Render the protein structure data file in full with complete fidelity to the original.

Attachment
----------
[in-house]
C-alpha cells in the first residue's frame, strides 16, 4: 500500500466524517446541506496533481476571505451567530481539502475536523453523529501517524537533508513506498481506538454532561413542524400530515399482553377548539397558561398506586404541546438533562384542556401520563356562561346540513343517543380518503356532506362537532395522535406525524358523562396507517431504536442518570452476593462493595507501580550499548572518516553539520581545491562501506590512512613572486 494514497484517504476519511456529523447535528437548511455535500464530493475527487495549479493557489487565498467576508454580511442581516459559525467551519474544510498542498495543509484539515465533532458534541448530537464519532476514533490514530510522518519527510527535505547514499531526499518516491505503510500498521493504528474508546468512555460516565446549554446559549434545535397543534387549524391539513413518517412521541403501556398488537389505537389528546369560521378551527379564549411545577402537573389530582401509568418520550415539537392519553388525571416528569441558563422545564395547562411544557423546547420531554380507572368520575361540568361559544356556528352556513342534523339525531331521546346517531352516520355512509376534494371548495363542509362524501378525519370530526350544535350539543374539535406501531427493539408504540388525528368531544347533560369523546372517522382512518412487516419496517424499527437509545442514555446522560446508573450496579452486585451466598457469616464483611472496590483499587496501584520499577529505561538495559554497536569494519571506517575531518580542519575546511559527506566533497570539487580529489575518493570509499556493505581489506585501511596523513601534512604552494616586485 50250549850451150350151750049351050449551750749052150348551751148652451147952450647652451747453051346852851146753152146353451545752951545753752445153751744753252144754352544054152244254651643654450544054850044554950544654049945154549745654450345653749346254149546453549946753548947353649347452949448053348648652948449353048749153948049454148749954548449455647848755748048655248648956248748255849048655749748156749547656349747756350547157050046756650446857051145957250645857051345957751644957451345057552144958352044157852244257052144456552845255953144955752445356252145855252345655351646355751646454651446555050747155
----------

[in-house]
C-alpha cells in the first residue's frame, strides 16, 4: 500500500466524517446541506496533481476571505451567530481539502475536523453523529501517524537533508513506498481506538454532561413542524400530515399482553377548539397558561398506586404541546438533562384542556401520563356562561346540513343517543380518503356532506362537532395522535406525524358523562396507517431504536442518570452476593462493595507501580550499548572518516553539520581545491562501506590512512613572486 494514497484517504476519511456529523447535528437548511455535500464530493475527487495549479493557489487565498467576508454580511442581516459559525467551519474544510498542498495543509484539515465533532458534541448530537464519532476514533490514530510522518519527510527535505547514499531526499518516491505503510500498521493504528474508546468512555460516565446549554446559549434545535397543534387549524391539513413518517412521541403501556398488537389505537389528546369560521378551527379564549411545577402537573389530582401509568418520550415539537392519553388525571416528569441558563422545564395547562411544557423546547420531554380507572368520575361540568361559544356556528352556513342534523339525531331521546346517531352516520355512509376534494371548495363542509362524501378525519370530526350544535350539543374539535406501531427493539408504540388525528368531544347533560369523546372517522382512518412487516419496517424499527437509545442514555446522560446508573450496579452486585451466598457469616464483611472496590483499587496501584520499577529505561538495559554497536569494519571506517575531518580542519575546511559527506566533497570539487580529489575518493570509499556493505581489506585501511596523513601534512604552494616586485 50250549850451150350151750049351050449551750749052150348551751148652451147952450647652451747453051346852851146753152146353451545752951545753752445153751744753252144754352544054152244254651643654450544054850044554950544654049945154549745654450345653749346254149546453549946753548947353649347452949448053348648652948449353048749153948049454148749954548449455647848755748048655248648956248748255849048655749748156749547656349747756350547157050046756650446857051145957250645857051345957751644957451345057552144958352044157852244257052144456552845255953144955752445356252145855252345655351646355751646454651446555050747155